The damage may not be too long lasting because I don’t think Latinos will allow the Democrats to take them for granted as African-Americans have.

    Well, that is a common talking point among Republicans who assert that Blacks are voting against their self-interest by voting for Democratic Party candidates.

    Why is it that Black voters apparently do not understand that it is not in their interest to vote for Democratic Party candidates?

    It is especially hard to understand when only the vast majority of Democratic Party candidates and representatives happen to support civil and voting rights laws, who favor judges and justices who support laws that address unfair and unequal treatment of Black citizens in our justice system, increased funding for education at all opportunities, increased financial assistance and grants for admission to colleges? Why would Black voters support Democratic politicians who advocate for those kind of policies versus Republican politicians who do NOT? And it’s surely not job creation, which is more problematic for Republicans than for Democrats – Republicans have consistently favored policies that are hostile to organized labor, advocated austerity-based policies in the face of a catastrophic recession.

    What should Democrats have done for the Black community, what have Democrats ignored?

    Like or Dislike: Thumb up 0 Thumb down 0

  18. gVOR08 says:

    @SenyorDave:

    They tried the anti-colonialist angle

    I found that revealing. Obama’s agenda has been pretty much:
    – Keynesian stimulus to fight the recession
    – save the auto industry from collapsing
    – universal health insurance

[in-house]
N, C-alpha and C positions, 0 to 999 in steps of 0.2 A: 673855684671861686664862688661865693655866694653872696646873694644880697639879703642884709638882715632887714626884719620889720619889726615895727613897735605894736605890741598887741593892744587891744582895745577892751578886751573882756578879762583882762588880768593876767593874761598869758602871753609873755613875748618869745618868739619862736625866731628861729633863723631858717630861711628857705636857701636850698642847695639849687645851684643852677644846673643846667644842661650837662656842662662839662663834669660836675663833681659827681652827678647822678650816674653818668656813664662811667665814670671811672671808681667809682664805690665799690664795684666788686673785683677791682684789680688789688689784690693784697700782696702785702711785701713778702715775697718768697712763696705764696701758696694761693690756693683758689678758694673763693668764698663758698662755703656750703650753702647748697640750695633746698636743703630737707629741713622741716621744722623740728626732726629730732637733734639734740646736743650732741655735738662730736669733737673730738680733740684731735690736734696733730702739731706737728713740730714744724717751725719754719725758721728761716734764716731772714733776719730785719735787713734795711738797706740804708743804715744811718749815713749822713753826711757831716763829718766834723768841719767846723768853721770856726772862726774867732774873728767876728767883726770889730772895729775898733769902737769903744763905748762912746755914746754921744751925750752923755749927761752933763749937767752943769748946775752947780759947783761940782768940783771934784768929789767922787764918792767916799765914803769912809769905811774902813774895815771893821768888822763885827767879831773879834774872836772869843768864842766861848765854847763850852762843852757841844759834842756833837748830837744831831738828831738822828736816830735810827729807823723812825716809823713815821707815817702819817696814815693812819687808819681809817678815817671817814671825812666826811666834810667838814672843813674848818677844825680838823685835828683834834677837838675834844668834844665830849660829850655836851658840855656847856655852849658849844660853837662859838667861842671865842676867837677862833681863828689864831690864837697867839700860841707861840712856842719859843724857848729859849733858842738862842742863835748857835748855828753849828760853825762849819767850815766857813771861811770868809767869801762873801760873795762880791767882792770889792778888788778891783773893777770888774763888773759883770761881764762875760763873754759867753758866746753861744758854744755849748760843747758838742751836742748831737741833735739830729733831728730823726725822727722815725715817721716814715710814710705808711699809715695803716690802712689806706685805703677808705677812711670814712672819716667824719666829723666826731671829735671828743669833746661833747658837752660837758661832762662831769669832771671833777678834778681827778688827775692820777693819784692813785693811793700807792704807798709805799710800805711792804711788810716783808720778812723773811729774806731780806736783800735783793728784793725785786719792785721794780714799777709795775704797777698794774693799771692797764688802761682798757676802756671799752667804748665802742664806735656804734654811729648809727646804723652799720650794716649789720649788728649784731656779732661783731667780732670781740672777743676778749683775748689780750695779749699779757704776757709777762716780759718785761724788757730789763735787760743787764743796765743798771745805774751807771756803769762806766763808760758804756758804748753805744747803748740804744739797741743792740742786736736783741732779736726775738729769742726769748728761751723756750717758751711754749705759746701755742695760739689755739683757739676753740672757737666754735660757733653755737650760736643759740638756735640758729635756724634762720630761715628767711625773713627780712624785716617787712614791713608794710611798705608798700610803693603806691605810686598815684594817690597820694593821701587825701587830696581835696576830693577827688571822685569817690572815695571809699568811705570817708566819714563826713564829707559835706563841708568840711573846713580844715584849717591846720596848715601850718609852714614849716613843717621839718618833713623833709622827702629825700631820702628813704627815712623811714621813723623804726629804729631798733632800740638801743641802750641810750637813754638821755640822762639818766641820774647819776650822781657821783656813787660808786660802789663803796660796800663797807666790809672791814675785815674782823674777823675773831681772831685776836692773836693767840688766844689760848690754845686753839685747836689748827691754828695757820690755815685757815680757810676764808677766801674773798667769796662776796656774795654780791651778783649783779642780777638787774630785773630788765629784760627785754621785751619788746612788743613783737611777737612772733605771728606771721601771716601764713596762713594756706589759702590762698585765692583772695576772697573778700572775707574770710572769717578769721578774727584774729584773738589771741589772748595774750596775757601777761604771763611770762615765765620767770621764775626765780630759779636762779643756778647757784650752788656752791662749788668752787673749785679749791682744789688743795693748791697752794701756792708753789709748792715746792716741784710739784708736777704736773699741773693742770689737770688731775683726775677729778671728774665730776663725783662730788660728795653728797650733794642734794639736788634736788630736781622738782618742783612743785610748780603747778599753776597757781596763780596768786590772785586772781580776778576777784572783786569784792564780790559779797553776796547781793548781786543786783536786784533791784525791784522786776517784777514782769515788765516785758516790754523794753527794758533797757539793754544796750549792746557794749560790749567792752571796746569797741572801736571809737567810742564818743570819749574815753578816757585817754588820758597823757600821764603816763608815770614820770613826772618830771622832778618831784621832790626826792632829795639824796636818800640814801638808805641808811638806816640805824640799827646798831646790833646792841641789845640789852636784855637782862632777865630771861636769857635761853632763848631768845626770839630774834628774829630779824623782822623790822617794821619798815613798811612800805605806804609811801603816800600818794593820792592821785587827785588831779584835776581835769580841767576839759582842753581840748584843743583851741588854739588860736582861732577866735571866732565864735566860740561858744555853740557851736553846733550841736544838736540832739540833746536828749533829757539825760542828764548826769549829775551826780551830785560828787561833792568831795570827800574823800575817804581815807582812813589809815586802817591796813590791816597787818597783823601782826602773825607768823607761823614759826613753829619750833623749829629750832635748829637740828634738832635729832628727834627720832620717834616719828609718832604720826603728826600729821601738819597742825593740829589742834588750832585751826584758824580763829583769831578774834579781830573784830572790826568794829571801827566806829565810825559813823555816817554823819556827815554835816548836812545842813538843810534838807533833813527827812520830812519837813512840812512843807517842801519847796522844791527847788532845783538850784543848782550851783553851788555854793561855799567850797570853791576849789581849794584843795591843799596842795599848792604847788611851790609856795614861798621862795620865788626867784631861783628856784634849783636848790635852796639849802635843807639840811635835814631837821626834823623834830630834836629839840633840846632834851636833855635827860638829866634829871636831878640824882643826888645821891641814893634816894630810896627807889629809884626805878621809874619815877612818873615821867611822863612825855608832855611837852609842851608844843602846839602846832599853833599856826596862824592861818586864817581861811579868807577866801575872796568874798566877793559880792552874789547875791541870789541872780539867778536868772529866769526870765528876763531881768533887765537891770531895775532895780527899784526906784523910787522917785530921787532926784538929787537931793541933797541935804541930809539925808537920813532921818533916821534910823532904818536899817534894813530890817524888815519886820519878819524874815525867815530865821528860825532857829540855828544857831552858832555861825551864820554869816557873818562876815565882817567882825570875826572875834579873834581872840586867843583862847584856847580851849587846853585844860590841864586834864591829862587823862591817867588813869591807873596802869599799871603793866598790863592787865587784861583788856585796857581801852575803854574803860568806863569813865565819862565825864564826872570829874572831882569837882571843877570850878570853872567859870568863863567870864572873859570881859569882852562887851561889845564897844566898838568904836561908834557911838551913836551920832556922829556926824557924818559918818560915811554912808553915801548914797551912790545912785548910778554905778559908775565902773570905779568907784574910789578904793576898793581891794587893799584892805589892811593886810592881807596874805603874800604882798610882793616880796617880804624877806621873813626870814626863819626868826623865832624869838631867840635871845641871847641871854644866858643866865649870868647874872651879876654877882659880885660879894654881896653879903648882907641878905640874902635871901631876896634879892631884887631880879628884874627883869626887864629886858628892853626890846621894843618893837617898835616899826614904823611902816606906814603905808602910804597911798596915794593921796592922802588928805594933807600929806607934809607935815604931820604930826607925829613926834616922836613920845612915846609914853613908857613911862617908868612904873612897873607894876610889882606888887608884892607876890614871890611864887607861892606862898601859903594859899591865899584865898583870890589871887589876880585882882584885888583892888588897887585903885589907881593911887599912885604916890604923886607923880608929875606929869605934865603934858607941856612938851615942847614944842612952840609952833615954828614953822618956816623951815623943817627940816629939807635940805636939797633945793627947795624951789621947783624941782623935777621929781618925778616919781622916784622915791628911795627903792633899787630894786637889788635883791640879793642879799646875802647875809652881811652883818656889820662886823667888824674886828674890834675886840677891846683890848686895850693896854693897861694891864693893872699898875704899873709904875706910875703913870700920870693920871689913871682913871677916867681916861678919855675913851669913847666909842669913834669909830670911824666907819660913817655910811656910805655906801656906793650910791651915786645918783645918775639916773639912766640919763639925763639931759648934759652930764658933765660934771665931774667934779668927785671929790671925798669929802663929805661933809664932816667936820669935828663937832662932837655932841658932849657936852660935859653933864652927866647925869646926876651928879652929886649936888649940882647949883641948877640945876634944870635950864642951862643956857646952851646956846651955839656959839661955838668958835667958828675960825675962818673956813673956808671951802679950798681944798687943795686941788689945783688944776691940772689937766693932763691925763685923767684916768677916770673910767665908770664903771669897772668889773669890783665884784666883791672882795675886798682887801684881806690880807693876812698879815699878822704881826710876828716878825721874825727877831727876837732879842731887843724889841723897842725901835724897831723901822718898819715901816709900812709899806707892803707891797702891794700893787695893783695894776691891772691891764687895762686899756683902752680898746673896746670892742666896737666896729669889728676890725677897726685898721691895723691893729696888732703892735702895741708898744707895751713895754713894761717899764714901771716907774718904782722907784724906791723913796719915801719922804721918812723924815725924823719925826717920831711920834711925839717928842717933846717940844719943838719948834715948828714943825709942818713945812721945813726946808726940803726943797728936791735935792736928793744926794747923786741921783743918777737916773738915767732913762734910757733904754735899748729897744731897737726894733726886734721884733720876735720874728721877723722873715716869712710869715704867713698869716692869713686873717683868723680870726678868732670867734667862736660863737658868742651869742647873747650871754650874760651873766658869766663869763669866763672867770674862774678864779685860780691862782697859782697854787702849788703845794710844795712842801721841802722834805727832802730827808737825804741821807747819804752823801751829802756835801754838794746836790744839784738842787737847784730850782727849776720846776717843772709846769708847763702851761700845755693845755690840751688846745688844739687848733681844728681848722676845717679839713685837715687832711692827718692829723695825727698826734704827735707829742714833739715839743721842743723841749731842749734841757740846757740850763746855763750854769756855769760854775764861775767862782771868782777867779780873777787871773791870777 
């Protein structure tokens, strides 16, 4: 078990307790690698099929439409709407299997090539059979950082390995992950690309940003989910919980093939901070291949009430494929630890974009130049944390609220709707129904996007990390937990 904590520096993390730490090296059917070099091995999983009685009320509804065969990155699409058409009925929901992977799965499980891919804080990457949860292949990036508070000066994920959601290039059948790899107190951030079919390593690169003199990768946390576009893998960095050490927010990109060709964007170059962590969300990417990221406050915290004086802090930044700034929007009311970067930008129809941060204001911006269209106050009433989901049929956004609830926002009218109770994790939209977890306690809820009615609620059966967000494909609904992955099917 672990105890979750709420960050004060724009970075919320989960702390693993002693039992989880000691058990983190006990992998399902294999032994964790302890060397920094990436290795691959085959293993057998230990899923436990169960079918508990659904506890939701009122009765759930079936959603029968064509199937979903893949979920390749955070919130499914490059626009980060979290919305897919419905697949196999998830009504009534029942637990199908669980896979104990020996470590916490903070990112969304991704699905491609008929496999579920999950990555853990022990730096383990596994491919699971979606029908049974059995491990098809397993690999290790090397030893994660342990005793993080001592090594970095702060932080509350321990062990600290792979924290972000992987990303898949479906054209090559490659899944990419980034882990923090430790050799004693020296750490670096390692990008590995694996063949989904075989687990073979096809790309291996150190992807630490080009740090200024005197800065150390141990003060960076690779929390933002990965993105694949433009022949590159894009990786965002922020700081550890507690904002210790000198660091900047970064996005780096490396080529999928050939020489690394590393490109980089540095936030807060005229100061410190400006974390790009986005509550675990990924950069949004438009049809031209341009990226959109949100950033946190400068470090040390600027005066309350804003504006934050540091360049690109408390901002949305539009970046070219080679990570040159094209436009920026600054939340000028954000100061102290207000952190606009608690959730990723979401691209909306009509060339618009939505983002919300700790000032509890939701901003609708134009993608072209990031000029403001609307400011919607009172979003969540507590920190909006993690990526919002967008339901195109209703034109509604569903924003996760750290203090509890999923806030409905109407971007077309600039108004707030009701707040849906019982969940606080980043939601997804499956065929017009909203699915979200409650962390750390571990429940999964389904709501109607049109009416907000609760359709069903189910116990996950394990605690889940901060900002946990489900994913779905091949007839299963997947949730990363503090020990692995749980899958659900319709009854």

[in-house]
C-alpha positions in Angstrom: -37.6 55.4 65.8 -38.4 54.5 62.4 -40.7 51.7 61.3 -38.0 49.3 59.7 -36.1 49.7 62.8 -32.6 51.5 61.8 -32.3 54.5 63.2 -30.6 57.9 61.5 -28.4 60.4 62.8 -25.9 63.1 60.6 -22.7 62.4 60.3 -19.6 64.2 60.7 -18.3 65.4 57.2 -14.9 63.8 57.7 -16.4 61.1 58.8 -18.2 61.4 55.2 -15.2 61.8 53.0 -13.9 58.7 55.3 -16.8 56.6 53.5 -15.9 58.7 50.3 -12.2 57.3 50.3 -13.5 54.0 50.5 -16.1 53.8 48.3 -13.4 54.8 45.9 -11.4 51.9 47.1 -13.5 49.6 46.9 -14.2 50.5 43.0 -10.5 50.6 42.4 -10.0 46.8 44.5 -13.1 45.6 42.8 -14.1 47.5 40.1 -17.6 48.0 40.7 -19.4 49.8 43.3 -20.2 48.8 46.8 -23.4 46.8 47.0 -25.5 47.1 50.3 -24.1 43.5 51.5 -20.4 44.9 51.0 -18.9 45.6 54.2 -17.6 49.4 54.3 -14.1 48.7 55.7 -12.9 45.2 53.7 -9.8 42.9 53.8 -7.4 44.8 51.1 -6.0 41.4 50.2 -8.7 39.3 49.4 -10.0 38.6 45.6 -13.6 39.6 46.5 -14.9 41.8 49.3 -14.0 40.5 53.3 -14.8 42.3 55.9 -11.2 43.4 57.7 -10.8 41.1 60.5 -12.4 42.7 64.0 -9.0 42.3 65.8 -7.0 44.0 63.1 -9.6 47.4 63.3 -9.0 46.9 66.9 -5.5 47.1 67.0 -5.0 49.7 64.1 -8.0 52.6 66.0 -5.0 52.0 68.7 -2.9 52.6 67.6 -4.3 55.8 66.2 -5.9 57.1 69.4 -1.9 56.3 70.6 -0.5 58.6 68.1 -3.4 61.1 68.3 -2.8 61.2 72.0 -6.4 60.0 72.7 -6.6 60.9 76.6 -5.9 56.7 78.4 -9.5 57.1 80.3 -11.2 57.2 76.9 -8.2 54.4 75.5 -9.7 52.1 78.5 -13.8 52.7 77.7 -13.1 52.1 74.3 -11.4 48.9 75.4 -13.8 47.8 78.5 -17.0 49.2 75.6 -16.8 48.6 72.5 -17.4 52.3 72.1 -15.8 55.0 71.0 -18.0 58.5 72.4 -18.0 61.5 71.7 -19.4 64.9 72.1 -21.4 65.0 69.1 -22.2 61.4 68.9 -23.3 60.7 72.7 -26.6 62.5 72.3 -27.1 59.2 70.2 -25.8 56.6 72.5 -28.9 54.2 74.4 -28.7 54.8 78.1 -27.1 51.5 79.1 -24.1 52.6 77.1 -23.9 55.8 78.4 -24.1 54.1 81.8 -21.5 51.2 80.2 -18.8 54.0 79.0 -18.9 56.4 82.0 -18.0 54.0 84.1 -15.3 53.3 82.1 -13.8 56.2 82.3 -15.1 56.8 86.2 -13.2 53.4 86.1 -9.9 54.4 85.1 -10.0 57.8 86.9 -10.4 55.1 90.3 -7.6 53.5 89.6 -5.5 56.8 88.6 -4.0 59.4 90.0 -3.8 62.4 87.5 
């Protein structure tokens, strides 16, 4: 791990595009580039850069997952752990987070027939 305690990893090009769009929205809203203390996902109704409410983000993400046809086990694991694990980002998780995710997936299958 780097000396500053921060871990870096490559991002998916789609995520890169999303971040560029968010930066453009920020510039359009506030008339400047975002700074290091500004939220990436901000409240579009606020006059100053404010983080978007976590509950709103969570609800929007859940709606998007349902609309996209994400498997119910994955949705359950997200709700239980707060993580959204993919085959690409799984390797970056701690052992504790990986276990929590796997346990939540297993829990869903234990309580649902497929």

– end the Iraq and Afghan wars (proved hard)
    – not start new wars
    – not torture prisoners
    – raise taxes a little
    – try diplomacy rather than war with Iraq

    Dinesh D’Souza found all of this so baffling that the only possible explanation was somehow genetically inherited anti-British colonialism.Obama is pragmatically acting in the best interests of the country. Apparently conservatives find this incomprehensible.

    Like or Dislike: Thumb up 0 Thumb down 0

  19. DrDaveT says:

    @gVOR08:

    Obama is pragmatically acting in the best interests of the country. Apparently conservatives find this incomprehensible.

    Explain it to them as “greedily scheming to maximize his reputation with the historians of the future”.

    Like or Dislike: Thumb up 0 Thumb down 0

  20. Pch101 says:

    Under Democratic presidents, the incomes of black families grew by an average of $895 a year, but only by $142 a year under Republicans. Across 26 years of Democratic leadership, unemployment among blacks declined by 7.9%; under 28 years of Republican presidencies, the rate increased by a net of 13.7%. Similarly, the black poverty rate fell by 23.6% under Democratic presidents and rose by 3% under Republicans.